The France 24 website has a lovely slideshow tribute to the last, truly great, mid- century French photographer, Willy Ronis.
I have always loved his work for it’s romantic but humanist perspective. The beautiful, evocative portrait of his wife, the Leftist artist Marie-Anne Lansiaux, at the sink – Nu Provençal (1949) is deservedly one of the most famous images in photography.
We used to distribute Rapho’s images at Network and I could never quite get over the thrill of being able to look into that extraordinary archive.
The last word to Ronis though who said that ‘to transform chaos into harmony is the constant quest of the seekers of images’.
I’m not a superstitious person but I am currently looking over my shoulder rather warily… One day last week, AFP’s finest Findlay Kember had a temperature of 105 and at dawn, annoyingly, started shaking like a leaf. Somewhat perturbed by this, his wife, the lovely Athing, managed to stumble in the dark to my door for assistance whereupon I went and gave him a stern talking to for disturbing us both. In the process, she managed to fracture a bone in her foot… The two patients are pictured here in their lovely room in Delhi’s Max Hospital, Saket.
I have the pleasure to report that on a recent assignment back in Delhi, I again sampled the delights of the Indian Coffee House on Baba Karak Singh Marg that I wrote about some time ago. Despite the threats to it’s existence, it seems in rude and shambolic health and I can attest to the power of it’s rather watery coffee and good conversation. I whipped in for an hour, as usual after shooting something else and the general opinion from the clientelle was, “… Close? Over my dead body…”.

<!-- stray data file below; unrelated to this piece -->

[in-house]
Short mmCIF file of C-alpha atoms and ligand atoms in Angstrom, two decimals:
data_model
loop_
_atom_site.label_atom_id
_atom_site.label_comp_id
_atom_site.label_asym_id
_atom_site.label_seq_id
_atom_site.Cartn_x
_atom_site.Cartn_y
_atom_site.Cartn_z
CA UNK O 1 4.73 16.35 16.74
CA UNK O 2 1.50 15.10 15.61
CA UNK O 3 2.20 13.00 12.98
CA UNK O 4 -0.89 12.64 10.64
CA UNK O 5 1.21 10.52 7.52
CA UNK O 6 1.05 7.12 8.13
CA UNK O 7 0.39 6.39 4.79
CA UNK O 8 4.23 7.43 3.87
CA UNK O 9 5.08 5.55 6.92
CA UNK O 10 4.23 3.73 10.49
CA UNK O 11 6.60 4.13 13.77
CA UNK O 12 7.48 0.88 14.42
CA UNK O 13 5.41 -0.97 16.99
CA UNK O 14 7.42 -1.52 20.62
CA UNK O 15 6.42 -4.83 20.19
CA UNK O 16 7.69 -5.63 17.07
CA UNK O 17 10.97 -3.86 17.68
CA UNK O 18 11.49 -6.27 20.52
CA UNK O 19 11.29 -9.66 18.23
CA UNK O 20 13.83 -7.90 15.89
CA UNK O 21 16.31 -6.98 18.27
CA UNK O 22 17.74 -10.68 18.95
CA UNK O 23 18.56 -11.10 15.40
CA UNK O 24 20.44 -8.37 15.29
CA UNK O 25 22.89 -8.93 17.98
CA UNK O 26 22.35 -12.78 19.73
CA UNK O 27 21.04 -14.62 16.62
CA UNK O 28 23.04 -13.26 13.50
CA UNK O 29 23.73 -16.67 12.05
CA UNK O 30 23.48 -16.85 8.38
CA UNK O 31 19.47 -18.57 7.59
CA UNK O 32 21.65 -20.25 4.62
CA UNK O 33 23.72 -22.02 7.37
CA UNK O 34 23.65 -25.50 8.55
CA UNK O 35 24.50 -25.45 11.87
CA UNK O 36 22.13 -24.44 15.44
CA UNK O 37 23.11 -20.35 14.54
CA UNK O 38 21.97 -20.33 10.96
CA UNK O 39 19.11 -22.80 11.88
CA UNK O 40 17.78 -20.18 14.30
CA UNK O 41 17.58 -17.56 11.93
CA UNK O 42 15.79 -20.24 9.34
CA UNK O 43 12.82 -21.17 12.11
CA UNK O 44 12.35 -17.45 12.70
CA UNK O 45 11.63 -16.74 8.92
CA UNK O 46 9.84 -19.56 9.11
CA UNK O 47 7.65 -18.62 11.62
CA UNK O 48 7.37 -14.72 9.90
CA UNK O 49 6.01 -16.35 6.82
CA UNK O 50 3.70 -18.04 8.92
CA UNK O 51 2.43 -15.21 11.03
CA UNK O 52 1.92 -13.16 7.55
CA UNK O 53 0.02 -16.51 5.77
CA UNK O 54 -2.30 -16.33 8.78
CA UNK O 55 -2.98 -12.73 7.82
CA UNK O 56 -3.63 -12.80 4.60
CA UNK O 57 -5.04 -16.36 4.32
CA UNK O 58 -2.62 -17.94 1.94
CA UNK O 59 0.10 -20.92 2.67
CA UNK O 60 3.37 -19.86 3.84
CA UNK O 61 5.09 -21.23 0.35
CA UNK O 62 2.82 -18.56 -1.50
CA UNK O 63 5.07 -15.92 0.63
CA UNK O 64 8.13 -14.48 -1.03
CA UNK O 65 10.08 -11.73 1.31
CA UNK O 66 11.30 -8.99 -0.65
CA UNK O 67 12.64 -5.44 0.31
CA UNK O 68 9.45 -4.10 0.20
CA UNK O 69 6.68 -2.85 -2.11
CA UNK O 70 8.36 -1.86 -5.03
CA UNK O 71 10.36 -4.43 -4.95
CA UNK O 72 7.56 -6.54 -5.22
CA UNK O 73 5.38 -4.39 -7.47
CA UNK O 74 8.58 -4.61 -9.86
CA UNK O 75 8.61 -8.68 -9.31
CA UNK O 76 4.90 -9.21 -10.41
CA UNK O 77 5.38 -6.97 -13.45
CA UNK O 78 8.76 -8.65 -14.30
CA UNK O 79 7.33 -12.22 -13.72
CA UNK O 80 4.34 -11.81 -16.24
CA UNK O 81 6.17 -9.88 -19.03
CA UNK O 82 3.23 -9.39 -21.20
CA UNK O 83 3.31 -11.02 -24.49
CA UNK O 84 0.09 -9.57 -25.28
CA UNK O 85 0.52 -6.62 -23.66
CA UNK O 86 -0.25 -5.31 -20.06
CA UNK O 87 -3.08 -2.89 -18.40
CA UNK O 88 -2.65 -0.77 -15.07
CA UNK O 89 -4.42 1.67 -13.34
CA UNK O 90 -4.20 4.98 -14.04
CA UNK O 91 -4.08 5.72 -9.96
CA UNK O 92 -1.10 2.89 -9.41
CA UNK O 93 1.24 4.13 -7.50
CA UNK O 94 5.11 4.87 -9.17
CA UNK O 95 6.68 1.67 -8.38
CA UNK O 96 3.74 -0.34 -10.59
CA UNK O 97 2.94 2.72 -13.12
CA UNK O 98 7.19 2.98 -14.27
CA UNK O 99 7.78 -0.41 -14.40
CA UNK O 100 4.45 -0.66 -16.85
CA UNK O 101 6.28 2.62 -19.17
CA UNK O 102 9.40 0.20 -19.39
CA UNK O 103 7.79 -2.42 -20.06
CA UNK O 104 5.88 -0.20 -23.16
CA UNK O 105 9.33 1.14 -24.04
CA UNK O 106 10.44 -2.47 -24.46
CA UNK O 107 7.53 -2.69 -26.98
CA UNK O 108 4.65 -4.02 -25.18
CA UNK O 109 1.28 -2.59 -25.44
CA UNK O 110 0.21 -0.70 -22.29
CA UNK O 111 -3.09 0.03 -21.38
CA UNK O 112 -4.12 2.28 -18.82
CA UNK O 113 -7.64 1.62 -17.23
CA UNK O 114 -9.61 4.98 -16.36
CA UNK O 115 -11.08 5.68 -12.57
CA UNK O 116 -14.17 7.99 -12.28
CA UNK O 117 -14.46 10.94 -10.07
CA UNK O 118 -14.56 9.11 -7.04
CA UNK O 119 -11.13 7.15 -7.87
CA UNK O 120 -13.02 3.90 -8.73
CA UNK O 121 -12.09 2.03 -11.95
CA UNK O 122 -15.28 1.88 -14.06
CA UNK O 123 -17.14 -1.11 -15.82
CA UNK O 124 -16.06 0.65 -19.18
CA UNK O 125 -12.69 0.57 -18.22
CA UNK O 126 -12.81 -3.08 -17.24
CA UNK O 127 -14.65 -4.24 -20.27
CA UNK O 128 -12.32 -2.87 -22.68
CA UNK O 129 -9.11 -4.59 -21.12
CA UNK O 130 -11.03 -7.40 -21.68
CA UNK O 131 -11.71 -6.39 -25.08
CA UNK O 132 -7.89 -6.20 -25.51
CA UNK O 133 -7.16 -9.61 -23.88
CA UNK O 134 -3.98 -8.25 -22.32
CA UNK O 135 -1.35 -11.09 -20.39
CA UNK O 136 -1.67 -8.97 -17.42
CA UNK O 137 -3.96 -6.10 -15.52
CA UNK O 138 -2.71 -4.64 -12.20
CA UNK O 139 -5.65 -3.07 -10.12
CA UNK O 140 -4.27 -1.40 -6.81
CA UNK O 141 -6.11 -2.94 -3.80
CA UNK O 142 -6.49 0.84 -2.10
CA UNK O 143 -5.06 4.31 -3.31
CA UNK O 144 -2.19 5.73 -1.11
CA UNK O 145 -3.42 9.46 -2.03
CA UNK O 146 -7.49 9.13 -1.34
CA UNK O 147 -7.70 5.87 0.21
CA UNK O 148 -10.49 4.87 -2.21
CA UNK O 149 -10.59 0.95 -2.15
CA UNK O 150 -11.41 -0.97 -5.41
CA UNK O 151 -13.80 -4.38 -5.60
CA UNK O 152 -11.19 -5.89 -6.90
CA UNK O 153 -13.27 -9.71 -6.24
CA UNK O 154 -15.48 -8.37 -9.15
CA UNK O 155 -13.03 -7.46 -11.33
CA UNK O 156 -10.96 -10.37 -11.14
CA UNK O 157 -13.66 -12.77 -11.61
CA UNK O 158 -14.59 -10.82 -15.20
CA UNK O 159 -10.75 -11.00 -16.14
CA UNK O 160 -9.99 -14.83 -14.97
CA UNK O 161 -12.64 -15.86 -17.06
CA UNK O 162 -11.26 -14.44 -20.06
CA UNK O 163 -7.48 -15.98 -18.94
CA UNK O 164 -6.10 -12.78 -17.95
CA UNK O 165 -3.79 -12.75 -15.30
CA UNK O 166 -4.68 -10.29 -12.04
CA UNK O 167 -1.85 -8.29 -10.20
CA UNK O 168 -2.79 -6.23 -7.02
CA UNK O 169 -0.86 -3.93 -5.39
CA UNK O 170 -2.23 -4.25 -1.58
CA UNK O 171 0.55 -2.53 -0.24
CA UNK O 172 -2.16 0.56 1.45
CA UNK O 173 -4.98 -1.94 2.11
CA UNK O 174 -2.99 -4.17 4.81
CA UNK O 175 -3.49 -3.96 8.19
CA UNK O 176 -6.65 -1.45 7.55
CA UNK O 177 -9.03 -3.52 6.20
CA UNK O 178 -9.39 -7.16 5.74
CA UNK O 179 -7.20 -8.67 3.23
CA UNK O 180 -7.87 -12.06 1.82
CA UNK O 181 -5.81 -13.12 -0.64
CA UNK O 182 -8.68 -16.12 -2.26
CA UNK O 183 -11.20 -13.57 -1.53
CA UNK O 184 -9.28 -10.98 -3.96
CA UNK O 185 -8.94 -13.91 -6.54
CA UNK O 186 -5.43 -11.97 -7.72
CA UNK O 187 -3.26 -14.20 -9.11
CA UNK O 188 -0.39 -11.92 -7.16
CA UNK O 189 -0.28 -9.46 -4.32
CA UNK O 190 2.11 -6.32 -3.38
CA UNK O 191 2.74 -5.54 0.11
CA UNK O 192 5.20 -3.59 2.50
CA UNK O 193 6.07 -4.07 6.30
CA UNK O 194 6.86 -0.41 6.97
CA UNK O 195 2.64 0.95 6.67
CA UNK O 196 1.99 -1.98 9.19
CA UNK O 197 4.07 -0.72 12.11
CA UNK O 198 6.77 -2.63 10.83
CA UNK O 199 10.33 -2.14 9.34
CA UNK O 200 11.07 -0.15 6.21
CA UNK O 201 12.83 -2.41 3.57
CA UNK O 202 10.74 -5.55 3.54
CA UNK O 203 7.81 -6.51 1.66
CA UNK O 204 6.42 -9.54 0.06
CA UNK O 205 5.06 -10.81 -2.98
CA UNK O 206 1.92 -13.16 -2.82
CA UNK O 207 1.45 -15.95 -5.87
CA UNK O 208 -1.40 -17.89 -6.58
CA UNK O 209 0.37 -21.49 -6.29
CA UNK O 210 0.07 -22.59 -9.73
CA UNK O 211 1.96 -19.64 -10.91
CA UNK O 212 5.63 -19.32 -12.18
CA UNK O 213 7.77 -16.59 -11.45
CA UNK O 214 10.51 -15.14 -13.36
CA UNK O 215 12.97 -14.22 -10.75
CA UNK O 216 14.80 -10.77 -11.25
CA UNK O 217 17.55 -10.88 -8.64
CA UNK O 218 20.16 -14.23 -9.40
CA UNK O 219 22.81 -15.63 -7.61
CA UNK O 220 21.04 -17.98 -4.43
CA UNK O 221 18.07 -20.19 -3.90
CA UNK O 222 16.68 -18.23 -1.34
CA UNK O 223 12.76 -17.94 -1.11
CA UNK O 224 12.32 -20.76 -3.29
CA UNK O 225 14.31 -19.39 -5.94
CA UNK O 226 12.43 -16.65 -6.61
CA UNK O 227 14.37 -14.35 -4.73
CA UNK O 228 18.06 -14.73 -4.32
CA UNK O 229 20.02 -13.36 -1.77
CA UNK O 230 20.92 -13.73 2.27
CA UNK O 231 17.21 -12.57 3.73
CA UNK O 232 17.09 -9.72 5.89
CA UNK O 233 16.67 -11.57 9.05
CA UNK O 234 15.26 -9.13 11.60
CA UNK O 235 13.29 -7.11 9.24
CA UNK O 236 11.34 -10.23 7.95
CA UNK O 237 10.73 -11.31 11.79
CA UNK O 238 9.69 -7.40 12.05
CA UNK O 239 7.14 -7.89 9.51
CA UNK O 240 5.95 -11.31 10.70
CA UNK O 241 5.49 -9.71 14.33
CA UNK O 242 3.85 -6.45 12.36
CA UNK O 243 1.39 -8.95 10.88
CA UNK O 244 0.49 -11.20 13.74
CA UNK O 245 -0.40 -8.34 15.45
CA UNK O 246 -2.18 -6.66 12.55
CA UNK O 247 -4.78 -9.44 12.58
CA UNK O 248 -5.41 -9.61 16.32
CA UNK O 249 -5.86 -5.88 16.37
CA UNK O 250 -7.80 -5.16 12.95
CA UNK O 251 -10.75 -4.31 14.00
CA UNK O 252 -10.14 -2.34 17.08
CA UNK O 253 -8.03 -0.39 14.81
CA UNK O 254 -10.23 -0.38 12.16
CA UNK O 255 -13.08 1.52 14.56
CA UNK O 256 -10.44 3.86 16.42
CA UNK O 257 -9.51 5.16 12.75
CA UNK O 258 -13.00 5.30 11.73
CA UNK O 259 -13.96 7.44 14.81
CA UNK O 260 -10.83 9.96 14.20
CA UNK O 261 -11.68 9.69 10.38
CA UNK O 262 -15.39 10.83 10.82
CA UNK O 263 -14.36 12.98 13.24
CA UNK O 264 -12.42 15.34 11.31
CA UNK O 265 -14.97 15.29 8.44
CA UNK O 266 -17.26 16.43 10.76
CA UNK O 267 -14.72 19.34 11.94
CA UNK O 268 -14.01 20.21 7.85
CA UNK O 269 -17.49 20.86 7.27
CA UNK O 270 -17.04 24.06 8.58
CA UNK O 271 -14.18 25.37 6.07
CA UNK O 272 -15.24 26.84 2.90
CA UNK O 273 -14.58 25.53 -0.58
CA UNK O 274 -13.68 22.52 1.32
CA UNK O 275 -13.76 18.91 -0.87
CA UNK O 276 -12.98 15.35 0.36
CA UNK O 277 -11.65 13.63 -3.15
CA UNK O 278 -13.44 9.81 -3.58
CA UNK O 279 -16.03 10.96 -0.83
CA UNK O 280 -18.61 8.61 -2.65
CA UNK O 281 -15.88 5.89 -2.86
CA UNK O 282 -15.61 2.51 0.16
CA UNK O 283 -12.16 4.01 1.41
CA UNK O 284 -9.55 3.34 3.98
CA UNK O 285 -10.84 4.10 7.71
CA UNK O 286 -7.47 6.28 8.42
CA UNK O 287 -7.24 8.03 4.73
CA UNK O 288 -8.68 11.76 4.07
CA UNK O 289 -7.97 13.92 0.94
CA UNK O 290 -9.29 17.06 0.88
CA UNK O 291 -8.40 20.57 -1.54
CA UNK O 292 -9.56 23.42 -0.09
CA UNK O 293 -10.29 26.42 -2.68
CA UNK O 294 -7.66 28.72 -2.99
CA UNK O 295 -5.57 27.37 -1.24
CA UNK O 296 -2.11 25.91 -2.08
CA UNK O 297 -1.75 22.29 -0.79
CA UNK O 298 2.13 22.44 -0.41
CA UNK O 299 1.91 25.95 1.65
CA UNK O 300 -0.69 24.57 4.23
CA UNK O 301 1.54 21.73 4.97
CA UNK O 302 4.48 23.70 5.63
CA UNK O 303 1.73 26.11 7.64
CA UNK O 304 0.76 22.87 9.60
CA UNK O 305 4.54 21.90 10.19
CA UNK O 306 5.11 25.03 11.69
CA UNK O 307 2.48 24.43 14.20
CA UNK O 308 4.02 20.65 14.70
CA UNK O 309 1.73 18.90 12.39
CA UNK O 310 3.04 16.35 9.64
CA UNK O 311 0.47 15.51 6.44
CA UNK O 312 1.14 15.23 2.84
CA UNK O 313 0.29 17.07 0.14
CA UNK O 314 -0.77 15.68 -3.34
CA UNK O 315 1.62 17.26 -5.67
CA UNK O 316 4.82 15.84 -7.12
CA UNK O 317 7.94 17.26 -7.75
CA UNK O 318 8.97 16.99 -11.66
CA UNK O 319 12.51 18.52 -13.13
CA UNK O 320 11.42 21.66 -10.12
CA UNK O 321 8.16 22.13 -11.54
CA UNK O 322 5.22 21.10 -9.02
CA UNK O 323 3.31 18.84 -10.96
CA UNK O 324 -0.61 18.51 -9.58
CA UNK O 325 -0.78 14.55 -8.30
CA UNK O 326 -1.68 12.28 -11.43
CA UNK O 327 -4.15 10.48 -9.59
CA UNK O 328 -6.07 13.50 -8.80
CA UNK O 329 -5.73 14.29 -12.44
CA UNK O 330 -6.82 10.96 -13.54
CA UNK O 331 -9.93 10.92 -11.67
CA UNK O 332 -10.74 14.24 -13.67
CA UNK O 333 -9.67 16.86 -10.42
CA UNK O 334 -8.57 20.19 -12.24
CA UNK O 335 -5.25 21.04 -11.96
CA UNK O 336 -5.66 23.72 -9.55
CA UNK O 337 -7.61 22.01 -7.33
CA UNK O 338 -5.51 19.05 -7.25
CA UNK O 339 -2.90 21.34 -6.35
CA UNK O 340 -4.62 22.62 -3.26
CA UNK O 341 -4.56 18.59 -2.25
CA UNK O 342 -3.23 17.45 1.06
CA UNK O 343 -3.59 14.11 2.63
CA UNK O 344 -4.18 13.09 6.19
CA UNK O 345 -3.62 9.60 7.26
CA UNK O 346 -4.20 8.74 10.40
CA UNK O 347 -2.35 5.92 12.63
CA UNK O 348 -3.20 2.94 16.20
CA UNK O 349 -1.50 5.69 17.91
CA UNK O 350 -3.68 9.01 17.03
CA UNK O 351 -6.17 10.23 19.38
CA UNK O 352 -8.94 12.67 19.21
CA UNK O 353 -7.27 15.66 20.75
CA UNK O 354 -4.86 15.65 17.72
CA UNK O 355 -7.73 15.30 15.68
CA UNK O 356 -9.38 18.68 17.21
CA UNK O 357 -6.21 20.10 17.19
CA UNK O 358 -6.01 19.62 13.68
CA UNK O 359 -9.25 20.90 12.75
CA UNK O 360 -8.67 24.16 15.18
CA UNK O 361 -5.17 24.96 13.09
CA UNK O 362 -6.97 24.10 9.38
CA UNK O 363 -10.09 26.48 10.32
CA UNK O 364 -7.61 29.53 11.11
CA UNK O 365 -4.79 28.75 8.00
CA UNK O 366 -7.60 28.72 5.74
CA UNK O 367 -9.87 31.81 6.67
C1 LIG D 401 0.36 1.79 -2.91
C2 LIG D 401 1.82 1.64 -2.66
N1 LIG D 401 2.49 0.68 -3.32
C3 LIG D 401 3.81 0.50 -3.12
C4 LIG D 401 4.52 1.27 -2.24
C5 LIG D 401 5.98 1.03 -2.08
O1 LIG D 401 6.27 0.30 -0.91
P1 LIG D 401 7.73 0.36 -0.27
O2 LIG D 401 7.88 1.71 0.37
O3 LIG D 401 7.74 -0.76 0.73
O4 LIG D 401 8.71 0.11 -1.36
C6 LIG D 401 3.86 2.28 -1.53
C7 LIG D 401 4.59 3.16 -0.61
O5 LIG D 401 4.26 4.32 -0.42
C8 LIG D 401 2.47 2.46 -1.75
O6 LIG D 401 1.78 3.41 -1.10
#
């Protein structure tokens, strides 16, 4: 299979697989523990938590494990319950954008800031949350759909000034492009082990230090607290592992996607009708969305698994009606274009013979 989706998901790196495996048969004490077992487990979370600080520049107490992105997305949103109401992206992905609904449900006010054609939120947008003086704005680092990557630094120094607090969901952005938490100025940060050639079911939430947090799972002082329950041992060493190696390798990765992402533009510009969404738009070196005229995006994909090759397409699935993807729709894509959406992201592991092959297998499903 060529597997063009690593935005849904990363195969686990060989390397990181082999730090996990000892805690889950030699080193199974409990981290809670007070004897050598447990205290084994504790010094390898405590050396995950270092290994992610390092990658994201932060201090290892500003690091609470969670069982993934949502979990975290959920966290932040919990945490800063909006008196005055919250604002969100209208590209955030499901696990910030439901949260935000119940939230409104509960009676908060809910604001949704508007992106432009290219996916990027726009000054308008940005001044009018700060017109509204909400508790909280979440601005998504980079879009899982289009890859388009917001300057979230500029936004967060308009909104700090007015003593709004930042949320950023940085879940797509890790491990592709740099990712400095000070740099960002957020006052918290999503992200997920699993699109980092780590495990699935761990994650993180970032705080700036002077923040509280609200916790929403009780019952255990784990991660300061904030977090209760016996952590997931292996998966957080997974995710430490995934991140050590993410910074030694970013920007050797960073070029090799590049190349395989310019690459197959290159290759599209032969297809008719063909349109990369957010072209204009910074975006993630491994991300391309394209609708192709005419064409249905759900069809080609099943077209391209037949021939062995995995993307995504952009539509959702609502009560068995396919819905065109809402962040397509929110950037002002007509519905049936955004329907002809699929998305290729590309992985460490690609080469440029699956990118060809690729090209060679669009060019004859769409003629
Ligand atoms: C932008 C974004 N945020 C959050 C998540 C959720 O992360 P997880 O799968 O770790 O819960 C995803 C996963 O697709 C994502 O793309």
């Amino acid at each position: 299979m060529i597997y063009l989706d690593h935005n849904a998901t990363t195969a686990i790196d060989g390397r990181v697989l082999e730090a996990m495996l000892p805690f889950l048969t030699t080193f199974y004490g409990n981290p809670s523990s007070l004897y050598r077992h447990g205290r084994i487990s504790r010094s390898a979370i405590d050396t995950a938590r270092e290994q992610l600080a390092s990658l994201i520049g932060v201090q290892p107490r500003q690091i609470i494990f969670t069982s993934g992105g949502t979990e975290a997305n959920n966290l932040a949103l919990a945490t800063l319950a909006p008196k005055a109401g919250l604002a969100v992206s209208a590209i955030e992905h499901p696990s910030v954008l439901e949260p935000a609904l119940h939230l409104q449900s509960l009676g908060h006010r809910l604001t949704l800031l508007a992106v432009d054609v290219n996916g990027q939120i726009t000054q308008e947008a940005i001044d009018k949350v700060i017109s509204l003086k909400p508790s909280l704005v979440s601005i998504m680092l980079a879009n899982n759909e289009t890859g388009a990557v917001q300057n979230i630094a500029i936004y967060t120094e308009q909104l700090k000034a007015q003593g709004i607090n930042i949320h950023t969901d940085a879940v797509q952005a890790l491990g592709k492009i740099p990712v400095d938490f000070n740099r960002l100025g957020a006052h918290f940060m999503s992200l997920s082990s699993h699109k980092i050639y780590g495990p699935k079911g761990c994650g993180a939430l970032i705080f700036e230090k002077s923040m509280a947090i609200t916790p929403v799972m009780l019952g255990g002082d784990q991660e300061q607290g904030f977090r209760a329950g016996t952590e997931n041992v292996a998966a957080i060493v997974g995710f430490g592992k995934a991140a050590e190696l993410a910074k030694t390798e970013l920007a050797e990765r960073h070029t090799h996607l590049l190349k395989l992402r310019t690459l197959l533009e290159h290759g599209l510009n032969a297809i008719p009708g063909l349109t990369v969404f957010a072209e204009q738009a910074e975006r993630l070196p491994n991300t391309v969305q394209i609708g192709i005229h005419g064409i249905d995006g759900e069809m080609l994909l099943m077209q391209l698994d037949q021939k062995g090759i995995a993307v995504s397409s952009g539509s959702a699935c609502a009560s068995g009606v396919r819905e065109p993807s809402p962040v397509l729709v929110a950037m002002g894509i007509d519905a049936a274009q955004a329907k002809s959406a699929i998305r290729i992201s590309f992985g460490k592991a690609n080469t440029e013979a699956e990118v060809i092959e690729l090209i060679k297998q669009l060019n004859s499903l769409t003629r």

In a packed hour, I met a man called Achilles, was lectured on peace in Nagaland and inevitably answered the question ‘from which country are you from’. I answer as always, ‘not Australia’ (many people take my strangulated East London drawl to be from the Outback for some reason…).
It’s been some weeks since the lives of two of the world’s oldest men came to a close. I’ve been out of the country a good deal recently and missed the chance to comment on Henry Allingham and Harry Patch, both veterans of ‘the war to end all wars‘. However, this morning, I noticed that the Hackney Gazette carried a story that Hackney Council is going to name a street after Allingham as he was born, like me, in Clapton.
I never met Allingham but I photographed Patch years ago for a Swiss Magazine whose name I’m afraid escapes me. Without criticism, it was Patch, buried without the military pomp that intrigued me more.
What stuck me about him was that he was a very, very ordinary man that by dint of a genetic fluke had lived on to become, very reluctantly, a living symbol of the Great War. An everyman. The Last Tommy. He seemed to me almost guilty about surviving and I suppose that isn’t uncommon for veterans who have seen their comrades fall. What was extraordinary was that he never spoke about the war until he was 100. When he did speak about it, it was to condemn utterly the futility and cruelty of what he had seen. I remember him, rasping in a soft, slow West country burr, how when he and his comrades were forced to open up on advancing Germans, they’d made a pact to try and shoot for their legs in order to avoid killing them. That to me seemed absurdly brave. His criticism of war (recently enshrined in a tribute by the band Radiohead) was no less telling. ‘Give your leaders each a gun and let them fight it out themselves…”.